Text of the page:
The song “No Flex Zone” by Rae Sremmurd barely hit the top 40 and is largely only known to people who pay a lot of attention either to odd rap songs or who troll lists of the worst songs of a given year. Nevertheless, despite its obscurity, the song itself is noteworthy at least for one factor, and that is the way in which the song itself points out a hypocrisy that is common to people and that we can all fall guilty to. Technically, to translate gangsta into English, a “no flex zone” is a place where bragging and exaggeration of one’s wealth or prowess or any other quality is not allowed. It is to be a place of honest and sincere communication rather than macho posing and juvenile plays for dominance. This is ironic in that the song itself is full of its own bragging, as if it was only okay for the obscure rap duo themselves to flex and not anyone else. This sort of self-serving double standard is not likely to be accepted by anyone, since if people are not inclined to flex themselves, they will generally not appreciate others doing it.
I don’t remember when it was that I first realized and despised the phenomenon of flexing. Even as a child, I rapidly became used to my neighbors and classmates or fellow young people at services engaging in flexing, bragging about their sexual expertise or strength or athletic skills. While I am not shy about sharing fun and exciting aspects of my life, I do not feel it is useful at all to brag about what I do not possess. After all, I live a reasonably transparent life, and if there is something I convey about my life that other people are fascinated by, it is far better for them to be impressed by the reality and understand that I may tend to understate than to have to discount everything I say because I have acquired the reputation of someone who exaggerates and puffs up my stories in an attempt to make myself seem cooler than I am. Of course, being someone who isn’t very cool, it wouldn’t be hard to make myself sound cooler than I am.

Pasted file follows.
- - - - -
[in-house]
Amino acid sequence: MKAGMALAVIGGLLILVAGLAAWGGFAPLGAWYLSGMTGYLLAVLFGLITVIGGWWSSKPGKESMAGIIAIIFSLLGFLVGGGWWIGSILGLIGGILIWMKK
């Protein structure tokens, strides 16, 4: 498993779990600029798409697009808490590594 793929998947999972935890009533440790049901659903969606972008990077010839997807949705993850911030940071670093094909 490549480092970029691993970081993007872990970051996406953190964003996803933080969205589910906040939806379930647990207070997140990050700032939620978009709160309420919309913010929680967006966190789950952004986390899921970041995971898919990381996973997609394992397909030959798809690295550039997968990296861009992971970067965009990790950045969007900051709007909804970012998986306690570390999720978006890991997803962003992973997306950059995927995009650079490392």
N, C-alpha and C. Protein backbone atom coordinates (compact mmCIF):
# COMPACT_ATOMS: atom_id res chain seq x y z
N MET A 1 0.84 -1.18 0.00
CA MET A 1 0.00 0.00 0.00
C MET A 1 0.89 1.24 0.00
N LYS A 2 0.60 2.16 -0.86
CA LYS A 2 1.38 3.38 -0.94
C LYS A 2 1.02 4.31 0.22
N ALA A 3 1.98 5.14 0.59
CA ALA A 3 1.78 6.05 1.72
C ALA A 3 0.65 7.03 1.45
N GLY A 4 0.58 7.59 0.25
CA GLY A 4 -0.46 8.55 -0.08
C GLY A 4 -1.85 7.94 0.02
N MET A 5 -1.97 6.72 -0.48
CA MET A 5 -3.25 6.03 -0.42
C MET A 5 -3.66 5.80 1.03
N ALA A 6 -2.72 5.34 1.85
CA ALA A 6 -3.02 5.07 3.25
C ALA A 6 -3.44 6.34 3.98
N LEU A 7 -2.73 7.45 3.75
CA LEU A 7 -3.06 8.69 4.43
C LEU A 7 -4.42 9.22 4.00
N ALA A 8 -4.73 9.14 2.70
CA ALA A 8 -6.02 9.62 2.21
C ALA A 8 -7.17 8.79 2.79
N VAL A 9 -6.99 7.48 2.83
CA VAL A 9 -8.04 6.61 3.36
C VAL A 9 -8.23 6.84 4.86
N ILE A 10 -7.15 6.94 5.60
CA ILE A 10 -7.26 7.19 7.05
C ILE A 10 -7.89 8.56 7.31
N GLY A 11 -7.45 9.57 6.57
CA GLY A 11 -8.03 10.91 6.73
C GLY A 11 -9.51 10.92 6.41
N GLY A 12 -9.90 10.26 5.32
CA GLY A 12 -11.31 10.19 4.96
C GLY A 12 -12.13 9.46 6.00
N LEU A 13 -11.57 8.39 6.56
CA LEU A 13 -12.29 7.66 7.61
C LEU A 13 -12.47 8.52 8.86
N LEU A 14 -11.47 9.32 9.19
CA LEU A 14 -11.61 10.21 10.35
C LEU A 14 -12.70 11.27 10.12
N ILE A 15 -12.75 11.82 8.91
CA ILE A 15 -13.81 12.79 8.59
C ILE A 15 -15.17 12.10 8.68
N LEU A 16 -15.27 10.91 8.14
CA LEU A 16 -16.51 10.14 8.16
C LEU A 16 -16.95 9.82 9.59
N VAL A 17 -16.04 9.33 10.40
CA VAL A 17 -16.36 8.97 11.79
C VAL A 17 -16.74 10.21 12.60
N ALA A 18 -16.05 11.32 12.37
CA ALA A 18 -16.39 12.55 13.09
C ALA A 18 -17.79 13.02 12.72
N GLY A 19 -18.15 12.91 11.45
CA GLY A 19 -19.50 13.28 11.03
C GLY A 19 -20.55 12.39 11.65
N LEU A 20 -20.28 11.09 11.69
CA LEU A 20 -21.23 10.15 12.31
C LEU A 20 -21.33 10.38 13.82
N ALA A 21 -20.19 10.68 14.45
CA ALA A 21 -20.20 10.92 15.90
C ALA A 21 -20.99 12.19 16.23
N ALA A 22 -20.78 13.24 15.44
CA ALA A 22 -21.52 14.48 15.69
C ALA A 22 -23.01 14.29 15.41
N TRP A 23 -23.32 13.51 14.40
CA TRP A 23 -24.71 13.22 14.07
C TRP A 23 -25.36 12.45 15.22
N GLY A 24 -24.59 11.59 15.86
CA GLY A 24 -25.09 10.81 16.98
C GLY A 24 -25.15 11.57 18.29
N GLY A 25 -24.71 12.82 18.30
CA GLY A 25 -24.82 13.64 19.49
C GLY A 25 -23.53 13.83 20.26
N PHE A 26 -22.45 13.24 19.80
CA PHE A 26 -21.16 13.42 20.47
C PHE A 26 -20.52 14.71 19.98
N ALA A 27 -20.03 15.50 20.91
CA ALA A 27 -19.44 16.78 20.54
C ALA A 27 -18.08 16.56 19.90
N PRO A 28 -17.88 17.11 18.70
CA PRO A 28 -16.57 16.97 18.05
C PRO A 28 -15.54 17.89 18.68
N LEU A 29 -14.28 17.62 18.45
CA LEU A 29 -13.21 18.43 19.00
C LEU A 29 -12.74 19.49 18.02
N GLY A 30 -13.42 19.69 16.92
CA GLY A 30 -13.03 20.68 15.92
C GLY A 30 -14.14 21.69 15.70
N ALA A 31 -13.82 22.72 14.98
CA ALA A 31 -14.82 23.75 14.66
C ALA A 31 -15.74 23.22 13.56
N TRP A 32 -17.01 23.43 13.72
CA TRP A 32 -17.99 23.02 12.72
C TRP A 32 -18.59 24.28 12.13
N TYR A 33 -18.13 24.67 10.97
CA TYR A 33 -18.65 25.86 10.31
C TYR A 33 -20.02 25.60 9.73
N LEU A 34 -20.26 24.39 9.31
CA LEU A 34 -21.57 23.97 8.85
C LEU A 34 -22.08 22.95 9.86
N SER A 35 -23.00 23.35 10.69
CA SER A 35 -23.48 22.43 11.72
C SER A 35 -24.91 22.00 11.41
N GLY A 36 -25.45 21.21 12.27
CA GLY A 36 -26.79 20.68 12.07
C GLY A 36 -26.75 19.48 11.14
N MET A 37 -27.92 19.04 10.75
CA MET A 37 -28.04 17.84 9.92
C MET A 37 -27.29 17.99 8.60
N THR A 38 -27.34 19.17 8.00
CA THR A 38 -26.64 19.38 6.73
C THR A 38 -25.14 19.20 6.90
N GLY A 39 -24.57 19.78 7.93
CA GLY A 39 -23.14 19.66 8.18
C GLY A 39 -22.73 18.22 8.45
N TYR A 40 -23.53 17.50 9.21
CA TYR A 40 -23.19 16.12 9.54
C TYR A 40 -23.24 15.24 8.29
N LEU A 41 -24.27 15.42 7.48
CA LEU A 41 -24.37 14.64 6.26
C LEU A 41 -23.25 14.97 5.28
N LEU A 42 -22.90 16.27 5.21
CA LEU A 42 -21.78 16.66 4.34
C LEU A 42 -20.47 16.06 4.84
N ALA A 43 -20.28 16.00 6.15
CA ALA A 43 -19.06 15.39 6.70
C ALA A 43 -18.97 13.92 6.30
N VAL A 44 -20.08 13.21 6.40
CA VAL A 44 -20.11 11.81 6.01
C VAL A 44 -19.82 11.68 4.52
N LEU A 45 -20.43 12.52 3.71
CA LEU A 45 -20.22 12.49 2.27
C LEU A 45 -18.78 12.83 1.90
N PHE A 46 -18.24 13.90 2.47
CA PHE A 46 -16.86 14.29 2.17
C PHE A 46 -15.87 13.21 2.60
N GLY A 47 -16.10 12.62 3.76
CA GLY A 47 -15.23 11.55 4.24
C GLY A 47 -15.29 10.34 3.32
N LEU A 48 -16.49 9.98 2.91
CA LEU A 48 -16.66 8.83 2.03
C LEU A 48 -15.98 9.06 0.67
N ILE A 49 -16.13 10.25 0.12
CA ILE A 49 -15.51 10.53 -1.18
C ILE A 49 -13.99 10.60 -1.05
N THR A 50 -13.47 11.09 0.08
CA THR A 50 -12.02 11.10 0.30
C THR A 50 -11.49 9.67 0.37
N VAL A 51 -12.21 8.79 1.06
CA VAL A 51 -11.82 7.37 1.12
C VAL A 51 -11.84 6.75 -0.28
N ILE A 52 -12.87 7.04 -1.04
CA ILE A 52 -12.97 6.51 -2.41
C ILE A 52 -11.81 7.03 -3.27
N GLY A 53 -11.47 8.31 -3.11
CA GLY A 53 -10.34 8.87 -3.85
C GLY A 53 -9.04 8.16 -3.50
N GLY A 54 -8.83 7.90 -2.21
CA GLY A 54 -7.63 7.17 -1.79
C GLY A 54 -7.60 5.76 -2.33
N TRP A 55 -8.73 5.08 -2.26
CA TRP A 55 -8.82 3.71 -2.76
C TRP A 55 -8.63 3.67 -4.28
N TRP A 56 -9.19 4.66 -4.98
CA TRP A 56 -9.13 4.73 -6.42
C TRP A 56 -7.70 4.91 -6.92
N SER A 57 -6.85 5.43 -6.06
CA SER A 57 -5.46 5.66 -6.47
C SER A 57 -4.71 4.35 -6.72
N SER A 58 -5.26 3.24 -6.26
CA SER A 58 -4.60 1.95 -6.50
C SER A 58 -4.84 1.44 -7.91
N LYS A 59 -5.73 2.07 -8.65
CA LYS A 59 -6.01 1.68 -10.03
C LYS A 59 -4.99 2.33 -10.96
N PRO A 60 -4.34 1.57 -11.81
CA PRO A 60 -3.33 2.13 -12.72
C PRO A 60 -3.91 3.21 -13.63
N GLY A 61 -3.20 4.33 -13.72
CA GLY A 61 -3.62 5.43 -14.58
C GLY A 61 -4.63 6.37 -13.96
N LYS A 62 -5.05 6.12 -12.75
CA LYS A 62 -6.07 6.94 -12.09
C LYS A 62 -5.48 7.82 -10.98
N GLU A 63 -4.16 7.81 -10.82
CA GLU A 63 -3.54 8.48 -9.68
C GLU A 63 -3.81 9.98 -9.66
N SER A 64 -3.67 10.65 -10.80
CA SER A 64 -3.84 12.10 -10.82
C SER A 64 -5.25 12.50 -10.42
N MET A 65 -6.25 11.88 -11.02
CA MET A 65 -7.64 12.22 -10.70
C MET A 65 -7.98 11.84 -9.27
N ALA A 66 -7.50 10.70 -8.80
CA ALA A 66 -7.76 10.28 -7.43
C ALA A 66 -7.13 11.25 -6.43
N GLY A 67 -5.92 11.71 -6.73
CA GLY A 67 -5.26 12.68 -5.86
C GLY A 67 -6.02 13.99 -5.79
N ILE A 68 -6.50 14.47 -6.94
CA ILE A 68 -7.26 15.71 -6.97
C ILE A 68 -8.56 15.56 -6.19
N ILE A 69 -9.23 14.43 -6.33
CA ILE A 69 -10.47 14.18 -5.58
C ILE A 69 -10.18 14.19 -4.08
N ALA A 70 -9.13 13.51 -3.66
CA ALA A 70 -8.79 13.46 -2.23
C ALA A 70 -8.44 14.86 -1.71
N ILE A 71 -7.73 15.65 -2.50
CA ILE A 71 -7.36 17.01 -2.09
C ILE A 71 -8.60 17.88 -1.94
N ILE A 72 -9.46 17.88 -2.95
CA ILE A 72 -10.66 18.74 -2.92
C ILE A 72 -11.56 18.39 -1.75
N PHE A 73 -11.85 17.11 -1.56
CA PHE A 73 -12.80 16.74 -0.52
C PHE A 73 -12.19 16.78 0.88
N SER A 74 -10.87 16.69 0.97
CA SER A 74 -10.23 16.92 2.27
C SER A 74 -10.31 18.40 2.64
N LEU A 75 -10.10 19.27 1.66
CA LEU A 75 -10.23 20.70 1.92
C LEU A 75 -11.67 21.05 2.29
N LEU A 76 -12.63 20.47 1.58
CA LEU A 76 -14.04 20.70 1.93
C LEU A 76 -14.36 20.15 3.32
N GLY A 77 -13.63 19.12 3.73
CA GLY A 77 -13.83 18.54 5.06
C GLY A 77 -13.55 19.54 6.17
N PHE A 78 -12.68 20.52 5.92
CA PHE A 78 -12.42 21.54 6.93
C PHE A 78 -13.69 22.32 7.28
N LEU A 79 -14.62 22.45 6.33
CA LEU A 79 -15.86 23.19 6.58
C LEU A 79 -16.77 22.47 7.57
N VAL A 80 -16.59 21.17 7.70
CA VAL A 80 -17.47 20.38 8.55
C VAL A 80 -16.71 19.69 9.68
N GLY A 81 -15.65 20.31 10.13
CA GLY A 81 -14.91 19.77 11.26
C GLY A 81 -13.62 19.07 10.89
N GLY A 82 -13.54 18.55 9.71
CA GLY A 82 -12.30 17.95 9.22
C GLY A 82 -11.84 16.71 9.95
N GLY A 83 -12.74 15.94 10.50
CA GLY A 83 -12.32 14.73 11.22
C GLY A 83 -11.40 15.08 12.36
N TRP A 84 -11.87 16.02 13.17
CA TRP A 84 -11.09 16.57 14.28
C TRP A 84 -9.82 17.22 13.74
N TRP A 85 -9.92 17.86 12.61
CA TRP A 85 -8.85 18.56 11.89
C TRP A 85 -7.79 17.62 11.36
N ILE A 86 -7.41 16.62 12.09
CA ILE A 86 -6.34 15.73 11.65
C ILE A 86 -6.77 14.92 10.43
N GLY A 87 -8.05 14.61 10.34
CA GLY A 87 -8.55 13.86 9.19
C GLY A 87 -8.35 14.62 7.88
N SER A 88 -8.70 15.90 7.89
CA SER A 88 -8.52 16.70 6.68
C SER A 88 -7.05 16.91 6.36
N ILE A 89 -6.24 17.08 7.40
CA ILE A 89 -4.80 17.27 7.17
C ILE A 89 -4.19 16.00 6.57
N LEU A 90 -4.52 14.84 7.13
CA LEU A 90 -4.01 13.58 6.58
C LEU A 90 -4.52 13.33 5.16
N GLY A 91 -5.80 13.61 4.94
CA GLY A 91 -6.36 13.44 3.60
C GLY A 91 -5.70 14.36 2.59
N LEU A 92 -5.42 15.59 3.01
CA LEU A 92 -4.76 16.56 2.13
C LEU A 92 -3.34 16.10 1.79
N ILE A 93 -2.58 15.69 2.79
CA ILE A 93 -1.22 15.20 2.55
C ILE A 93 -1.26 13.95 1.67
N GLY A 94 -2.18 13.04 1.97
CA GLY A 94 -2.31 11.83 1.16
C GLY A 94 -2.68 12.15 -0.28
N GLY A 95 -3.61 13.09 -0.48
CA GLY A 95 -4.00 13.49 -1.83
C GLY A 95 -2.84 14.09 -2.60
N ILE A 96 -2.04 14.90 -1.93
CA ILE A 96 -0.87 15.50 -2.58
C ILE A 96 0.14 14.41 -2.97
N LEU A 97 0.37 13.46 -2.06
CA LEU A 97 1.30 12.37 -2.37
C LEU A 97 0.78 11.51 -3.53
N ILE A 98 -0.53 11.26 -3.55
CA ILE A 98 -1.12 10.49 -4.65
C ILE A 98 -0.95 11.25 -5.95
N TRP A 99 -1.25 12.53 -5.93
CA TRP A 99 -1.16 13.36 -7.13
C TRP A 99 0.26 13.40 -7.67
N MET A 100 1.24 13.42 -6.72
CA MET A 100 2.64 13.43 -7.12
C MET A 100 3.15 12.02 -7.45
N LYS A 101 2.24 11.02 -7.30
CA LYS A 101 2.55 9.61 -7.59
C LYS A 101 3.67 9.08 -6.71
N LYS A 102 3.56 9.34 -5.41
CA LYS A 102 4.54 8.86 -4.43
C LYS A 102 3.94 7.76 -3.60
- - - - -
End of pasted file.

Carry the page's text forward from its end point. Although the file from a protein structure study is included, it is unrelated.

One of the most reliable ways for authorities to build trust is to live by the same standards we enforce on others. This sounds like an easy thing to do, but it is not an easy thing to manage at all. It is extremely easy to enforce hard standards on others and to consider ourselves to be above the law. I once happened to live in a country whose ruling family stopped traffic in a nation whose traffic is pretty abominable so that they did not have to wait to travel anywhere, even while making everyone else wait for them wherever they went. Likewise, it is easy for people in authority to make demands on others while being extremely aware of their own need for understanding about performance and promises based on the burdens that they are under. We all want to be judged mercifully, but yet it can be hard to be merciful on others when we are concerned about looking weak and being taken advantage of.
What are we to do about this? How is it that we become just people? It is one thing to hate the puffery and exaggeration that we see from others, to lament the fact that it is so hard to trust others, but how do we become trustworthy ourselves? After all, we do not have a great deal of influence on the behavior of others, far less than we would wish. However, if we want to set a good example, we need not look any further than ourselves, for we do have a significant amount of responsibility and influence over our own behavior, what we choose to think and say and do, how we choose to respond to the circumstances that we are faced with. This responsibility does not need to be a cheerless chore or a thankless burden, although it can often seem that way. Instead, it can offer to the world an example that cannot be denied, and is not exaggerated, a mute but eloquent witness of genuine strength in adversity that goes far beyond the flexing that is so common in our world. Do we have the strength of character to live a life that can be a model and an inspiration to others?